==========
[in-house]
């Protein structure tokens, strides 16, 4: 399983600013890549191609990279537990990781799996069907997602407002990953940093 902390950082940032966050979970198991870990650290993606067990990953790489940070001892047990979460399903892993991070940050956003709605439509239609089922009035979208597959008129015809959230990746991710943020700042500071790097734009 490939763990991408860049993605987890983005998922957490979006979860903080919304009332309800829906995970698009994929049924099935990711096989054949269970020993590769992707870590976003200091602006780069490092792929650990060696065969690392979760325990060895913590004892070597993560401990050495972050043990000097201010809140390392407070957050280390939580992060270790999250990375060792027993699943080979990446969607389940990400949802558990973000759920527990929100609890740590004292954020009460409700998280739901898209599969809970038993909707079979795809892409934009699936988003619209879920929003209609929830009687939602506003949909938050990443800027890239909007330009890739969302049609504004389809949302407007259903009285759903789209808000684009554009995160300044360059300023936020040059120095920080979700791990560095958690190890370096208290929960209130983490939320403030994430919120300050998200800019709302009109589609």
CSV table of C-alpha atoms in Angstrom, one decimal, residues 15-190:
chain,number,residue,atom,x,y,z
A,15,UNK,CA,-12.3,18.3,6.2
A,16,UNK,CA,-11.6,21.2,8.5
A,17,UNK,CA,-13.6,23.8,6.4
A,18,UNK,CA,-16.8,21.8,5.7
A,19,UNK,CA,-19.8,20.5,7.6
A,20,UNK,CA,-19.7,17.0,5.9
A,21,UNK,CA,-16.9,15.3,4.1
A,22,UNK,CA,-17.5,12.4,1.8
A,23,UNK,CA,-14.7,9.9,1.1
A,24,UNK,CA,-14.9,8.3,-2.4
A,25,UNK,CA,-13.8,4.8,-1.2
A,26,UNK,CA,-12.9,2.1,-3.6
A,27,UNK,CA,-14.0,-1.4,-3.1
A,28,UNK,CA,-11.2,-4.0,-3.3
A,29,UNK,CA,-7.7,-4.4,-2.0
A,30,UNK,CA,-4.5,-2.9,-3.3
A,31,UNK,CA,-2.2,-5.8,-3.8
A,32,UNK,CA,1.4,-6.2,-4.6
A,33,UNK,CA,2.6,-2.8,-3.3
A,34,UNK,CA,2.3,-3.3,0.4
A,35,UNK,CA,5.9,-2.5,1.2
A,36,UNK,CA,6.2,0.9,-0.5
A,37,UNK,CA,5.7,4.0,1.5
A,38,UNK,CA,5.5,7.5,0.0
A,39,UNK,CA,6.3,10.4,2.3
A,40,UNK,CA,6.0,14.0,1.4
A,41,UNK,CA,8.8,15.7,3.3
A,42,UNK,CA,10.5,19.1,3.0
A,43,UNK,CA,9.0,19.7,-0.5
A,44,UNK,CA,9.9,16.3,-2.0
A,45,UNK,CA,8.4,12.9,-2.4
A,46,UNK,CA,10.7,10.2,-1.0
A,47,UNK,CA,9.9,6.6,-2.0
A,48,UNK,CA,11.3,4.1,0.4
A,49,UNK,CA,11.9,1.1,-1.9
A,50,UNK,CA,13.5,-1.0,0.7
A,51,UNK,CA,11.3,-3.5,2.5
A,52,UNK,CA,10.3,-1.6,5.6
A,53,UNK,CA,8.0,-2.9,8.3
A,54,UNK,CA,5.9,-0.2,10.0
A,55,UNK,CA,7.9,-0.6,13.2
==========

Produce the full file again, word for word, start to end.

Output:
[in-house]
């Protein structure tokens, strides 16, 4: 399983600013890549191609990279537990990781799996069907997602407002990953940093 902390950082940032966050979970198991870990650290993606067990990953790489940070001892047990979460399903892993991070940050956003709605439509239609089922009035979208597959008129015809959230990746991710943020700042500071790097734009 490939763990991408860049993605987890983005998922957490979006979860903080919304009332309800829906995970698009994929049924099935990711096989054949269970020993590769992707870590976003200091602006780069490092792929650990060696065969690392979760325990060895913590004892070597993560401990050495972050043990000097201010809140390392407070957050280390939580992060270790999250990375060792027993699943080979990446969607389940990400949802558990973000759920527990929100609890740590004292954020009460409700998280739901898209599969809970038993909707079979795809892409934009699936988003619209879920929003209609929830009687939602506003949909938050990443800027890239909007330009890739969302049609504004389809949302407007259903009285759903789209808000684009554009995160300044360059300023936020040059120095920080979700791990560095958690190890370096208290929960209130983490939320403030994430919120300050998200800019709302009109589609």
CSV table of C-alpha atoms in Angstrom, one decimal, residues 15-190:
chain,number,residue,atom,x,y,z
A,15,UNK,CA,-12.3,18.3,6.2
A,16,UNK,CA,-11.6,21.2,8.5
A,17,UNK,CA,-13.6,23.8,6.4
A,18,UNK,CA,-16.8,21.8,5.7
A,19,UNK,CA,-19.8,20.5,7.6
A,20,UNK,CA,-19.7,17.0,5.9
A,21,UNK,CA,-16.9,15.3,4.1
A,22,UNK,CA,-17.5,12.4,1.8
A,23,UNK,CA,-14.7,9.9,1.1
A,24,UNK,CA,-14.9,8.3,-2.4
A,25,UNK,CA,-13.8,4.8,-1.2
A,26,UNK,CA,-12.9,2.1,-3.6
A,27,UNK,CA,-14.0,-1.4,-3.1
A,28,UNK,CA,-11.2,-4.0,-3.3
A,29,UNK,CA,-7.7,-4.4,-2.0
A,30,UNK,CA,-4.5,-2.9,-3.3
A,31,UNK,CA,-2.2,-5.8,-3.8
A,32,UNK,CA,1.4,-6.2,-4.6
A,33,UNK,CA,2.6,-2.8,-3.3
A,34,UNK,CA,2.3,-3.3,0.4
A,35,UNK,CA,5.9,-2.5,1.2
A,36,UNK,CA,6.2,0.9,-0.5
A,37,UNK,CA,5.7,4.0,1.5
A,38,UNK,CA,5.5,7.5,0.0
A,39,UNK,CA,6.3,10.4,2.3
A,40,UNK,CA,6.0,14.0,1.4
A,41,UNK,CA,8.8,15.7,3.3
A,42,UNK,CA,10.5,19.1,3.0
A,43,UNK,CA,9.0,19.7,-0.5
A,44,UNK,CA,9.9,16.3,-2.0
A,45,UNK,CA,8.4,12.9,-2.4
A,46,UNK,CA,10.7,10.2,-1.0
A,47,UNK,CA,9.9,6.6,-2.0
A,48,UNK,CA,11.3,4.1,0.4
A,49,UNK,CA,11.9,1.1,-1.9
A,50,UNK,CA,13.5,-1.0,0.7
A,51,UNK,CA,11.3,-3.5,2.5
A,52,UNK,CA,10.3,-1.6,5.6
A,53,UNK,CA,8.0,-2.9,8.3
A,54,UNK,CA,5.9,-0.2,10.0
A,55,UNK,CA,7.9,-0.6,13.2